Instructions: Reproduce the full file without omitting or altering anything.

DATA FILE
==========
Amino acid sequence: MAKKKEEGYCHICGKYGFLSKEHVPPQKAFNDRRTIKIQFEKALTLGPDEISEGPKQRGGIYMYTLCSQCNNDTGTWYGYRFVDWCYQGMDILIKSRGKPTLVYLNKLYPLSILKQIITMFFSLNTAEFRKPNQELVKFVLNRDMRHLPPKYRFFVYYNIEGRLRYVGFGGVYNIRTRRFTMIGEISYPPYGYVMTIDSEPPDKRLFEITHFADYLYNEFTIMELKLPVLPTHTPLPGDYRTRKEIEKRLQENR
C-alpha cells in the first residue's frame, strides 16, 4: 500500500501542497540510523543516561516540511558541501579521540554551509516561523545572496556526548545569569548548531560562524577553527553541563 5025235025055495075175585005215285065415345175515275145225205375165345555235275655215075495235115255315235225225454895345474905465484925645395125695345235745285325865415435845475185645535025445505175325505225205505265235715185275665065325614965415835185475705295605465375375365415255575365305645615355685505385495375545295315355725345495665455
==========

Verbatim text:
Amino acid sequence: MAKKKEEGYCHICGKYGFLSKEHVPPQKAFNDRRTIKIQFEKALTLGPDEISEGPKQRGGIYMYTLCSQCNNDTGTWYGYRFVDWCYQGMDILIKSRGKPTLVYLNKLYPLSILKQIITMFFSLNTAEFRKPNQELVKFVLNRDMRHLPPKYRFFVYYNIEGRLRYVGFGGVYNIRTRRFTMIGEISYPPYGYVMTIDSEPPDKRLFEITHFADYLYNEFTIMELKLPVLPTHTPLPGDYRTRKEIEKRLQENR
C-alpha cells in the first residue's frame, strides 16, 4: 500500500501542497540510523543516561516540511558541501579521540554551509516561523545572496556526548545569569548548531560562524577553527553541563 5025235025055495075175585005215285065415345175515275145225205375165345555235275655215075495235115255315235225225454895345474905465484925645395125695345235745285325865415435845475185645535025445505175325505225205505265235715185275665065325614965415835185475705295605465375375365415255575365305645615355685505385495375545295315355725345495665455